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How Stokely Carmichael and the Black Panthers changed the civil rights movement

Stokely Carmichael, shown here in 1967, helped popularize the term "Black Power!" in 1966.
AFP via Getty Images
Stokely Carmichael, shown here in 1967, helped popularize the term "Black Power!" in 1966.

Journalist Mark Whitaker says that much of what's happening in American race relations today traces back to 1966, the year when the Black Panthers were founded and the Black Power movement took full form. It's also the year when whenStokely CarmichaelreplacedJohn Lewis as chair of the Student Nonviolent Coordinating Committee (SNCC), and challenged the tactic of non-violence.

Whitaker examines the pivotal year in his new book, Saying It Loud: 1966 — The Year Black Power Challenged the Civil Rights Movement. Whitaker notes that for years the rallying cry of the civil rights movement had been "Freedom now!" But, he says, on June 16, 1966, Carmichael ushered in a new call to arms — "Black Power!" — during a rally in Greenwood, Miss.

"The next day [the chant] gets reported by the Associated Press," Whitaker says. "The story gets picked up in 200 newspapers around the country, and all of a sudden, everybody's talking about Black Power."

Whitaker writes that it wasn't just the language of the civil rights movement that changed in 1966. There was also an "awakening of Black consciousness on a cultural level," he says. "It was really the year when Afros took off, when people started wearing dashikis, where a lot of young Blacks said, 'We don't want to be called Negroes anymore.'"

There was also a notable shift away from integration, Whitaker says. Carmichael advocated for Black people to create their own political party and to elect their own officials. As the leader of the SNCC, he expelled the group's white members, leading to a drop in the group's fundraising and political clout. All of this, Whitaker says, laid the foundation for the modern conservative movement — including the election of Ronald Reagan as governor of California in 1966 and George Wallace's presidential run in 1968.

"A big lesson of 1966 is, beware of the potential backlash," Whitaker says. "I was writing this book in 2020 in the midst of all the marches that summer. ... I see what happened in 1966 and what happened in 1966 tells me that there is going to be hell to pay. There's going to be a big backlash to what looks like all this progress in 2020. And sure enough, that's what we're living with right now."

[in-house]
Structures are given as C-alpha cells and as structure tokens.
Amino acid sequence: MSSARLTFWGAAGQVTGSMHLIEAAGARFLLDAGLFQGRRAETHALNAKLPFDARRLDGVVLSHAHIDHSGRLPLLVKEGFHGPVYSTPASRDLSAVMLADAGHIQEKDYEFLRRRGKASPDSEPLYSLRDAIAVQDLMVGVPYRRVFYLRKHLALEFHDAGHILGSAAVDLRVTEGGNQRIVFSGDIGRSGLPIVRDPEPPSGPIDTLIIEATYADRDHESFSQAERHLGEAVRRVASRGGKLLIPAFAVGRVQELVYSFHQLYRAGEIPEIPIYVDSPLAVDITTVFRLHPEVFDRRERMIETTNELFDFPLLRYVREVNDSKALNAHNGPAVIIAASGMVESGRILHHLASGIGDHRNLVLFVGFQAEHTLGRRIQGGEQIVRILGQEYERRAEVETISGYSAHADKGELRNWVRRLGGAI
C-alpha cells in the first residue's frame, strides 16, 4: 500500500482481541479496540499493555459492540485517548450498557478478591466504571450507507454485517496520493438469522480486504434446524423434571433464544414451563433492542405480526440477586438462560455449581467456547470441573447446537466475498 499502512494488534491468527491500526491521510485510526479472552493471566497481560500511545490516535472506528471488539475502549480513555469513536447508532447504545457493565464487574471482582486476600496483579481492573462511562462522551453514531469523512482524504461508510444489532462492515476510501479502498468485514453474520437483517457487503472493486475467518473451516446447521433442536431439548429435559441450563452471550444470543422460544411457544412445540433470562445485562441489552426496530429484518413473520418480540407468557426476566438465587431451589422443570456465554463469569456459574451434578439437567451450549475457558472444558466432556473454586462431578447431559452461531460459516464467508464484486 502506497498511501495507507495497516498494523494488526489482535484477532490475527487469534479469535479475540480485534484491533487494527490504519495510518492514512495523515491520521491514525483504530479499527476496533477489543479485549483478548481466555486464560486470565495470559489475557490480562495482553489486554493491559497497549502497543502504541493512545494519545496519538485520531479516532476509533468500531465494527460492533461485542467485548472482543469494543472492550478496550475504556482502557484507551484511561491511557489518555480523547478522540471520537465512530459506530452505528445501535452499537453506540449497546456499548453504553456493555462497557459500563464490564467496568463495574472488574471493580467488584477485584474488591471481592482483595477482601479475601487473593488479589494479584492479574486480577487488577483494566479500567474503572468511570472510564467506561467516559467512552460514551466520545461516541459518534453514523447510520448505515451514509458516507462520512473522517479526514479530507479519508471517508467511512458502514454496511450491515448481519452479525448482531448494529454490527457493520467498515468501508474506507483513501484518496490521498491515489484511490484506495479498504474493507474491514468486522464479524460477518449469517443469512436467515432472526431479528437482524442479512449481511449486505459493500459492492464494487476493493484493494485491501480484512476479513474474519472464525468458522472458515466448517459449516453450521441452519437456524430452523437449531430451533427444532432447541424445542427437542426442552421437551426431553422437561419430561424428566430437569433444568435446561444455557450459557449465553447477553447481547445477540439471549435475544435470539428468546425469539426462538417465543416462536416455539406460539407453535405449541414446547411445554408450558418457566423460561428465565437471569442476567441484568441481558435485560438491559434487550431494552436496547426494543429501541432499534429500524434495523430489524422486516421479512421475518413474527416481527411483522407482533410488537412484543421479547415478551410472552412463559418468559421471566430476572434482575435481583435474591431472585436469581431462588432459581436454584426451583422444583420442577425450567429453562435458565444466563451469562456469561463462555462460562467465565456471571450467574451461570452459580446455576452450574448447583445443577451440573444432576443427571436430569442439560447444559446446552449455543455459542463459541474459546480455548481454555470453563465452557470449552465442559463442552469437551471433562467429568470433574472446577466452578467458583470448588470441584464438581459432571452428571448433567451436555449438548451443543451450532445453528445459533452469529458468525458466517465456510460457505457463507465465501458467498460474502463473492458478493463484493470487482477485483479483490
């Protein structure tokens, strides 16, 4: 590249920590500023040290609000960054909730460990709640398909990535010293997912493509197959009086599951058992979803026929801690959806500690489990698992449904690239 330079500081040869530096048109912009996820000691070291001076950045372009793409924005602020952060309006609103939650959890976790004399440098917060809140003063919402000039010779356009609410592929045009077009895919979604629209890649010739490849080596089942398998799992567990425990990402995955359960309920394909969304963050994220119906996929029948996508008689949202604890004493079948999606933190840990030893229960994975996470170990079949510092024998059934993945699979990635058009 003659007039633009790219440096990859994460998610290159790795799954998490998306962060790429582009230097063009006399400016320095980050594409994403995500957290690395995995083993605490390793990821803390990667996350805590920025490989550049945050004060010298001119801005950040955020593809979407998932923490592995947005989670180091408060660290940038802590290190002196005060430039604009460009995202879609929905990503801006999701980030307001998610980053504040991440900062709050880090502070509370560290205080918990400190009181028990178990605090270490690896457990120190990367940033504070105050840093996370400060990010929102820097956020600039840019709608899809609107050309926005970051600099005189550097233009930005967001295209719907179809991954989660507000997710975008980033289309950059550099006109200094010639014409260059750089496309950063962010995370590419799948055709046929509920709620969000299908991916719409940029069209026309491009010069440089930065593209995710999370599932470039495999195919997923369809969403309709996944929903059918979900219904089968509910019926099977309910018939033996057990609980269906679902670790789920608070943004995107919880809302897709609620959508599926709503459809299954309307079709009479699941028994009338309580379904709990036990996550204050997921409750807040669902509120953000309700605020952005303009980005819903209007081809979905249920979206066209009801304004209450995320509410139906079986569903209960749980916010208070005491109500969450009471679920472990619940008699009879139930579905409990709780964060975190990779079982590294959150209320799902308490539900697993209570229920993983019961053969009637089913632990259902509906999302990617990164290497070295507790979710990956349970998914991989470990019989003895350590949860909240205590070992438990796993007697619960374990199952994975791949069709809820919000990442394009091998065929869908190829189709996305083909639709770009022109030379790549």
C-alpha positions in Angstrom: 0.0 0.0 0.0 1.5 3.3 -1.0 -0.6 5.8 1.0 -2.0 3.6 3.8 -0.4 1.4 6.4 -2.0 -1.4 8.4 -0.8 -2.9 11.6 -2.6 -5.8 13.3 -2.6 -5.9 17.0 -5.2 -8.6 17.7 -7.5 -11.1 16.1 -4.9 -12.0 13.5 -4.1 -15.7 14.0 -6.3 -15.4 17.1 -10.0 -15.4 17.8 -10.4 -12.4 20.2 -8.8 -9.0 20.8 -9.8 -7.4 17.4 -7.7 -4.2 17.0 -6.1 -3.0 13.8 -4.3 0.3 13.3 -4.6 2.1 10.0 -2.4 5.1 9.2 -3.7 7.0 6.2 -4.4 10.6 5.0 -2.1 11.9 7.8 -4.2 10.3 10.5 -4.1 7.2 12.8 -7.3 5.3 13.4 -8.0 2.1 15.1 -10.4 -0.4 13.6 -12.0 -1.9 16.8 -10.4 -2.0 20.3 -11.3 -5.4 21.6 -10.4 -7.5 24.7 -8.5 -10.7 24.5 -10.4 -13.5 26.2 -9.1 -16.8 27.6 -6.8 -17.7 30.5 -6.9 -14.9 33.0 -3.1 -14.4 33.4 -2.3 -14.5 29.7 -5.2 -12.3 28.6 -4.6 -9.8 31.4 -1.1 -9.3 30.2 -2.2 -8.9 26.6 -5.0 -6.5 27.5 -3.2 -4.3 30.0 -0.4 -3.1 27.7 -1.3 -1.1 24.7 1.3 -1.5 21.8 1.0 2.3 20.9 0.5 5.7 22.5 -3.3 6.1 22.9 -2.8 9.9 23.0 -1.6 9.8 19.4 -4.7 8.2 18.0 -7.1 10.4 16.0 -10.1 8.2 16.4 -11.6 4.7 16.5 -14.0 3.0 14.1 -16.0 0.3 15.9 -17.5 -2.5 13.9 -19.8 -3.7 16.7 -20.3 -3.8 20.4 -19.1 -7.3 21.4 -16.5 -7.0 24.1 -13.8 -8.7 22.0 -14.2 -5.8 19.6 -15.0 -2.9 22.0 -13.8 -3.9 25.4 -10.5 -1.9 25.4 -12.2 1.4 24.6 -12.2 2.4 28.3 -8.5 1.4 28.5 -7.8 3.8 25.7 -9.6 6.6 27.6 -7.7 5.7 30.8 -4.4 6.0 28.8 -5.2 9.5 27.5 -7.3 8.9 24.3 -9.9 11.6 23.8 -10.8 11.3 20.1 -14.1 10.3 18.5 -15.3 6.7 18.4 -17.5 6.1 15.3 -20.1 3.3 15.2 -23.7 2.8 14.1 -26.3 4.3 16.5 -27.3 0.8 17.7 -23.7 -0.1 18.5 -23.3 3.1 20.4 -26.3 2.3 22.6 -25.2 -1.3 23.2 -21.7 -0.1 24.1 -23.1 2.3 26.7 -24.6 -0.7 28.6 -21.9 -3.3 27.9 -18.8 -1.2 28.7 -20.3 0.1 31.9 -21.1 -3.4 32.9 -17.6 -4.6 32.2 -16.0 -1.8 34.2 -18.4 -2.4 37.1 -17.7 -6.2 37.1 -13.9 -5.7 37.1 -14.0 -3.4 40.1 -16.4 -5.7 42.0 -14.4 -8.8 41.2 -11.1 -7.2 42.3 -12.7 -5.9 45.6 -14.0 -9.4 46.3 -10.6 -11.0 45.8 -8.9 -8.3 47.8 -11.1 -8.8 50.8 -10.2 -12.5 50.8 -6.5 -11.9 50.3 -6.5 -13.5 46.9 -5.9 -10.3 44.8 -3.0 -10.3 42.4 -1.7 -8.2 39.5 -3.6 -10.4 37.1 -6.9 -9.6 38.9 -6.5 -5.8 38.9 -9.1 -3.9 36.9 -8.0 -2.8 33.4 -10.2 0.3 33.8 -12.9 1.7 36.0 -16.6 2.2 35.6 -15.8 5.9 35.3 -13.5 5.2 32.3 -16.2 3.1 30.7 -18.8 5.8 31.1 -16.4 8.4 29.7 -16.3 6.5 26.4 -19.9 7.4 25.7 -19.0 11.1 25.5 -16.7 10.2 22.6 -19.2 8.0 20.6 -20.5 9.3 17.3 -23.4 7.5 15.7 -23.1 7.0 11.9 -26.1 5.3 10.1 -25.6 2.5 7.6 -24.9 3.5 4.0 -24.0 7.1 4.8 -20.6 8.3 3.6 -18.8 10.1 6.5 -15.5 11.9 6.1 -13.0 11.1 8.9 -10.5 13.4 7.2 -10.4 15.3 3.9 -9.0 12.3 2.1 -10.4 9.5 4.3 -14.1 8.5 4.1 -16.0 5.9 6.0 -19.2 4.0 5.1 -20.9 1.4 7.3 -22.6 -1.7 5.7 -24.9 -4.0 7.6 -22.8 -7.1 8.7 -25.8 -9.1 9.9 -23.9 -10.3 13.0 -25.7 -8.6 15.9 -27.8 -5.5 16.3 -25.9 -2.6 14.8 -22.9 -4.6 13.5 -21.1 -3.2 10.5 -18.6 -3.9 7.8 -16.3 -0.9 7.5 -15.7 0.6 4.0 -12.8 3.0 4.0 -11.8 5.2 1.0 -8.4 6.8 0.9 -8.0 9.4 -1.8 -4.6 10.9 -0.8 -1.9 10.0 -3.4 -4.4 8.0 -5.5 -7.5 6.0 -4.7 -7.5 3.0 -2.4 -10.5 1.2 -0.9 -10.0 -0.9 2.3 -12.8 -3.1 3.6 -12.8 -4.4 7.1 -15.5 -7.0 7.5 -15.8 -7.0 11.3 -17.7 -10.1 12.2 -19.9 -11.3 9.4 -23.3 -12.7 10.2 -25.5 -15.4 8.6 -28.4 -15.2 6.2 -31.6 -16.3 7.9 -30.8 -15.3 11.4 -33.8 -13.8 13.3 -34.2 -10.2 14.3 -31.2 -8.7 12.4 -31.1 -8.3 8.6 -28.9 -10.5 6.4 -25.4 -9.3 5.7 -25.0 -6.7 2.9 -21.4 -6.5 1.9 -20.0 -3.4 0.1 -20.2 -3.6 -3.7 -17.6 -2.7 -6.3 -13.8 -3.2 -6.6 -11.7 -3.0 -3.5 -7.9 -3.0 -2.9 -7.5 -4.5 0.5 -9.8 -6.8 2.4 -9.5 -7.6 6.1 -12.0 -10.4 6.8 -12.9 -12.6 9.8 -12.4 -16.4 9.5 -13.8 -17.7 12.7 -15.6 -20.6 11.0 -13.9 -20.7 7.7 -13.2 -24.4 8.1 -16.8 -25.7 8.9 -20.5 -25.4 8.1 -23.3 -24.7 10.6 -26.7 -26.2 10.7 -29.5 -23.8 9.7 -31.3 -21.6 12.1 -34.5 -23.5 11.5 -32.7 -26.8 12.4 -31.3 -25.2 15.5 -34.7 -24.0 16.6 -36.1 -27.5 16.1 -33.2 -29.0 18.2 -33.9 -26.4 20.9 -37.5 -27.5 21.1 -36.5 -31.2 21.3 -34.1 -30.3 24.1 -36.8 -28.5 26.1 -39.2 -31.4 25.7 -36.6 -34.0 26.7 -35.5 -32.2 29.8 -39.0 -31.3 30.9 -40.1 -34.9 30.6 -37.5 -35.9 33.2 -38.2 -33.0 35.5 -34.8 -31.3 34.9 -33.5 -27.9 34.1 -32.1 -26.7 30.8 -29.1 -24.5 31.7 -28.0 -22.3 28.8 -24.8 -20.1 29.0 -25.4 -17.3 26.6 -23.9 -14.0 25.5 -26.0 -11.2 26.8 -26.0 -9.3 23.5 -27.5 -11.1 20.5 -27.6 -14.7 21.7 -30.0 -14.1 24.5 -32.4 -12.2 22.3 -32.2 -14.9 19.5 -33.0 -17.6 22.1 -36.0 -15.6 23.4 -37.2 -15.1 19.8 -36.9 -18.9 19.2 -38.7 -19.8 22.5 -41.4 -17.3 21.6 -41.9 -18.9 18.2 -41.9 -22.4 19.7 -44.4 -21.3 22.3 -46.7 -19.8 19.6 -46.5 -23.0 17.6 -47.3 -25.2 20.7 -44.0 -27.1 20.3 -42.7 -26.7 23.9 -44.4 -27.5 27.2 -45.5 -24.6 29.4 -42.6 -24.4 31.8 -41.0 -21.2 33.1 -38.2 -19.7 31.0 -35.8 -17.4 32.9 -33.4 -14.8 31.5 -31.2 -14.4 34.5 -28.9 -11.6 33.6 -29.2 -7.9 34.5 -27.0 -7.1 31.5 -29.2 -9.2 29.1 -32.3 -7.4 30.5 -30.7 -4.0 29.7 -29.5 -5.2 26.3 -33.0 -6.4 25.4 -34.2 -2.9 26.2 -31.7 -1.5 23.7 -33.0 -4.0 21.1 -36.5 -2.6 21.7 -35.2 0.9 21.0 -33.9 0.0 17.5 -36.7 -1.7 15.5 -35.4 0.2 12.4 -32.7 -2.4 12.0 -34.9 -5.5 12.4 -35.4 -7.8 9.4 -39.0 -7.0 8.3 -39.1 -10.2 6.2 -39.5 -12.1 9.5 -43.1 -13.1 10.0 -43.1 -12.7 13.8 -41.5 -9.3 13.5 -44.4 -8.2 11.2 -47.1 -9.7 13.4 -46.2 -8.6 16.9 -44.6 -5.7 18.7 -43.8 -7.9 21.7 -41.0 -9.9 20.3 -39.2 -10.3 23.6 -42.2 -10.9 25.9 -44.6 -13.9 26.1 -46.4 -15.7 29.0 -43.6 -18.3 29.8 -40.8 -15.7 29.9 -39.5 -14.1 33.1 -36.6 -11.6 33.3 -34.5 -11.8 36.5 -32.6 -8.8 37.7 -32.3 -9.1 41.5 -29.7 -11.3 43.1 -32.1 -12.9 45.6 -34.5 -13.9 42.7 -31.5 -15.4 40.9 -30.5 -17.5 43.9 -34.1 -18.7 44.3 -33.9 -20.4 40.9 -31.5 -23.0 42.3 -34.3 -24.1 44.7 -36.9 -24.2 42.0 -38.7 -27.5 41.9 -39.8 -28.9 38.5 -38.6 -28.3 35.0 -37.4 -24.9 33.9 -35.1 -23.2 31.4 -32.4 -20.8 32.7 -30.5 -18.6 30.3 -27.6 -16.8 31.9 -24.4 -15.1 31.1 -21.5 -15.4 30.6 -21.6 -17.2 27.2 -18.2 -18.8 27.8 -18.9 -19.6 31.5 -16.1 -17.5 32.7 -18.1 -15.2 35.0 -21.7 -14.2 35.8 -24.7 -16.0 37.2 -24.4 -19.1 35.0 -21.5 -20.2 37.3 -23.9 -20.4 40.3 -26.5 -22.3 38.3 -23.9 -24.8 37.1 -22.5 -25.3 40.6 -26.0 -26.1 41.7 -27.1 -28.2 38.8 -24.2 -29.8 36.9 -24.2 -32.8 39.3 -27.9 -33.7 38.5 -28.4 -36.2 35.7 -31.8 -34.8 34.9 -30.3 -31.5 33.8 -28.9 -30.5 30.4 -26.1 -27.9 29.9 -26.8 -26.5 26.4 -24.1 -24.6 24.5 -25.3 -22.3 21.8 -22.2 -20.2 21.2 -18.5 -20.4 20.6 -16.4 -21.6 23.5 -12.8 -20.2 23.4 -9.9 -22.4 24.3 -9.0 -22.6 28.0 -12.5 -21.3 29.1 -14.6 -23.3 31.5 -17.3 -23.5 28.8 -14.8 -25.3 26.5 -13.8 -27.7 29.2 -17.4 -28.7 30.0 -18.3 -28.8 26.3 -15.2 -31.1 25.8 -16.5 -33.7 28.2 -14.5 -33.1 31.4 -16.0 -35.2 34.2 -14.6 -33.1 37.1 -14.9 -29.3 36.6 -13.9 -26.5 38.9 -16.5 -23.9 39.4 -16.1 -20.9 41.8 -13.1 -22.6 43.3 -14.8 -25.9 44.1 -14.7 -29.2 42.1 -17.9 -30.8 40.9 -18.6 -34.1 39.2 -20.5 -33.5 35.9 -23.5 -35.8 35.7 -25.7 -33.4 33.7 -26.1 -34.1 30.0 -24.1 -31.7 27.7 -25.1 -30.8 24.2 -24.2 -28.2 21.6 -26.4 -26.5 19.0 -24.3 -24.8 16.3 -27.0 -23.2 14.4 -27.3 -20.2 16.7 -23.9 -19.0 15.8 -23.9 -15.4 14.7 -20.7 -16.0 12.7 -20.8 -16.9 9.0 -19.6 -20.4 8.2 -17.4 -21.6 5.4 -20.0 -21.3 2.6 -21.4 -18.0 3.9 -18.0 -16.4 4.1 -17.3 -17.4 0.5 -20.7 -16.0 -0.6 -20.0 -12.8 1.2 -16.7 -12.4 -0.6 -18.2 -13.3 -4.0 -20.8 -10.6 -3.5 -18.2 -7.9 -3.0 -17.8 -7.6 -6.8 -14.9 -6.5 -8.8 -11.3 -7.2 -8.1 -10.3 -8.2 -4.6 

Whitaker is the first African American to lead a national news magazine as editor of Newsweek. His previous books include Smoketown, My Long Trip Home and the 2014 biography Cosby, which was later widely criticized for not addressing multiple allegations that superstar comic Bill Cosby had drugged and sexually assaulted women. Whitaker has since acknowledged that it was a mistake to omit the allegations from his book, tweeting, "I was wrong to not deal with the sexual assault charges against Cosby and pursue them more aggressively."

Interview highlights

/ Simon & Schuster
Simon & Schuster

On Stokely Carmichael's approach to the civil rights movement

What Stokely realized, particularly after the passage of the Voting Rights Act in 1965, was that just registering Blacks in the South to vote really wasn't going to get them that far, as difficult as that was. Why? Because those states were completely controlled by segregationist Democrats, the most famous of which we all know was George Wallace, who was the governor of Alabama. So, Stokely's position was, why should we register all of these Black folks to vote just to have to turn around and vote for white supremacists? So what he wanted to do was to organize, and what he started in Lowndes County, Alabama, in '65 and '66, was organizing Blacks to form their own political party. They could elect their own officials. ...

In terms of integration, what Stokely was saying about the South (vis à vis poor Blacks) and then later the Panthers were saying, even in the North (vis à vis urban Blacks in places like Oakland) ... was that actually white people were not interested in integrating with poor Blacks in the South or in the North. That integration was sort of a project by middle-class Blacks for middle-class white people who might be willing to live side by side with their kind, with the Black middle class, but not necessarily with the Black poor and the Black underclass in the North.

On the tension within the civil rights movement caused by the different approaches its leaders took

The press portrayed Carmichael as [Martin Luther] King's nemesis. But in fact, on a personal level, they got along quite well. Stokely had a lot of respect for Dr. King. Dr. King didn't agree necessarily with all of Stokely's rhetoric, but he admired the fact that he was an activist who had put his life on the line and going out to organize in the South. But there were both sort of differences that had to do with tactics and strategy, but also with background. So one of the things that was different about the Black Power leaders was some of them had come out of the South, but a lot of them came out of the North. So they were the children of the Great Migration. Their parents and grandparents had come north from the South. They had had educational opportunities that Blacks in the South didn't necessarily have. Carmichael himself had gone to Howard University and before that to the Bronx High School of Science in New York, an elite high school. And they just didn't have the sort of tradition of deference, frankly, that the older generation in the South had. They were less rooted in the church than the previous civil rights generation. So they just sort of had a different attitude. They were impatient. They had seen their parents' dreams dashed when they came north in the Great Migration.